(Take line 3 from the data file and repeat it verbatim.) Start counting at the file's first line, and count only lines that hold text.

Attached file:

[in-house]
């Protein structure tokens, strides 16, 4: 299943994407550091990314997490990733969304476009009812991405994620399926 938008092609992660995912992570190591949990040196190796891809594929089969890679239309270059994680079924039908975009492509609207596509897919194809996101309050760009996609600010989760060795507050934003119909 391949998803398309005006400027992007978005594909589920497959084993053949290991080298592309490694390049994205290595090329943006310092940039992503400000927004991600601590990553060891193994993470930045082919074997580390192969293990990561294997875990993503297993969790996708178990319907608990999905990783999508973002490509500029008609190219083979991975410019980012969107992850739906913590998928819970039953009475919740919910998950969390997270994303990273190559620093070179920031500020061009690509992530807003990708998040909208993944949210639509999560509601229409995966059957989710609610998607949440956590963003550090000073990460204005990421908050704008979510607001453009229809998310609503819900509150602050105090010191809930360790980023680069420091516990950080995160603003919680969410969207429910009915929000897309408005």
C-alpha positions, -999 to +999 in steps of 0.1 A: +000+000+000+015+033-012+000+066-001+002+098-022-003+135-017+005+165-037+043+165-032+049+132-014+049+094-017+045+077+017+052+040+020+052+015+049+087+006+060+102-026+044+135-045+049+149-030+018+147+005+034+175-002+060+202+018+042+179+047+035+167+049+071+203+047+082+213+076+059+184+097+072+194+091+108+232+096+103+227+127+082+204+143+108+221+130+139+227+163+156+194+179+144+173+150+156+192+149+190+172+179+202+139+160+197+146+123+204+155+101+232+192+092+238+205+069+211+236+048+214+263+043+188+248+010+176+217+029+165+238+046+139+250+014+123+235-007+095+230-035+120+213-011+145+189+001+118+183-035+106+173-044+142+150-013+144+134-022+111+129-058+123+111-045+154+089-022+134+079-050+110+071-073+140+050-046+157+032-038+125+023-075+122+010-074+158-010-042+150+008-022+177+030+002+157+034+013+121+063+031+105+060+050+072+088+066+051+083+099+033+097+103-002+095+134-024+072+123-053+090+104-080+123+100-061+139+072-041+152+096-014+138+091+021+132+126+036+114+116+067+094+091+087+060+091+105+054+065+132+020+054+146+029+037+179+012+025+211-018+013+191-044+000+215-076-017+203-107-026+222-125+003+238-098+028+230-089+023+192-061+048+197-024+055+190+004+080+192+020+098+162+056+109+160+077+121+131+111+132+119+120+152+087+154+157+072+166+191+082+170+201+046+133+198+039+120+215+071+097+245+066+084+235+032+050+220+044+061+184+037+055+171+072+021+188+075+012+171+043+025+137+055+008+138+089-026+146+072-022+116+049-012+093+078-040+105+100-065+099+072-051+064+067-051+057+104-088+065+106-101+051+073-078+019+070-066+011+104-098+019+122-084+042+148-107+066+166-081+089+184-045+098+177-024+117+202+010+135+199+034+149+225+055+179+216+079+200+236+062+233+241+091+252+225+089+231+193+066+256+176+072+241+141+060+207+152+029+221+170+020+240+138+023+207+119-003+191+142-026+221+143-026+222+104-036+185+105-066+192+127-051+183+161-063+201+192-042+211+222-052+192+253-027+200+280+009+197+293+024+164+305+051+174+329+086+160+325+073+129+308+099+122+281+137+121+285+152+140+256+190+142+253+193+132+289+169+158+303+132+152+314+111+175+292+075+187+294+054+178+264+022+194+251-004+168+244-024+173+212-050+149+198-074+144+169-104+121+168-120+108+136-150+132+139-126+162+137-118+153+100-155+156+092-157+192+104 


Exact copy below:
C-alpha positions, -999 to +999 in steps of 0.1 A: +000+000+000+015+033-012+000+066-001+002+098-022-003+135-017+005+165-037+043+165-032+049+132-014+049+094-017+045+077+017+052+040+020+052+015+049+087+006+060+102-026+044+135-045+049+149-030+018+147+005+034+175-002+060+202+018+042+179+047+035+167+049+071+203+047+082+213+076+059+184+097+072+194+091+108+232+096+103+227+127+082+204+143+108+221+130+139+227+163+156+194+179+144+173+150+156+192+149+190+172+179+202+139+160+197+146+123+204+155+101+232+192+092+238+205+069+211+236+048+214+263+043+188+248+010+176+217+029+165+238+046+139+250+014+123+235-007+095+230-035+120+213-011+145+189+001+118+183-035+106+173-044+142+150-013+144+134-022+111+129-058+123+111-045+154+089-022+134+079-050+110+071-073+140+050-046+157+032-038+125+023-075+122+010-074+158-010-042+150+008-022+177+030+002+157+034+013+121+063+031+105+060+050+072+088+066+051+083+099+033+097+103-002+095+134-024+072+123-053+090+104-080+123+100-061+139+072-041+152+096-014+138+091+021+132+126+036+114+116+067+094+091+087+060+091+105+054+065+132+020+054+146+029+037+179+012+025+211-018+013+191-044+000+215-076-017+203-107-026+222-125+003+238-098+028+230-089+023+192-061+048+197-024+055+190+004+080+192+020+098+162+056+109+160+077+121+131+111+132+119+120+152+087+154+157+072+166+191+082+170+201+046+133+198+039+120+215+071+097+245+066+084+235+032+050+220+044+061+184+037+055+171+072+021+188+075+012+171+043+025+137+055+008+138+089-026+146+072-022+116+049-012+093+078-040+105+100-065+099+072-051+064+067-051+057+104-088+065+106-101+051+073-078+019+070-066+011+104-098+019+122-084+042+148-107+066+166-081+089+184-045+098+177-024+117+202+010+135+199+034+149+225+055+179+216+079+200+236+062+233+241+091+252+225+089+231+193+066+256+176+072+241+141+060+207+152+029+221+170+020+240+138+023+207+119-003+191+142-026+221+143-026+222+104-036+185+105-066+192+127-051+183+161-063+201+192-042+211+222-052+192+253-027+200+280+009+197+293+024+164+305+051+174+329+086+160+325+073+129+308+099+122+281+137+121+285+152+140+256+190+142+253+193+132+289+169+158+303+132+152+314+111+175+292+075+187+294+054+178+264+022+194+251-004+168+244-024+173+212-050+149+198-074+144+169-104+121+168-120+108+136-150+132+139-126+162+137-118+153+100-155+156+092-157+192+104 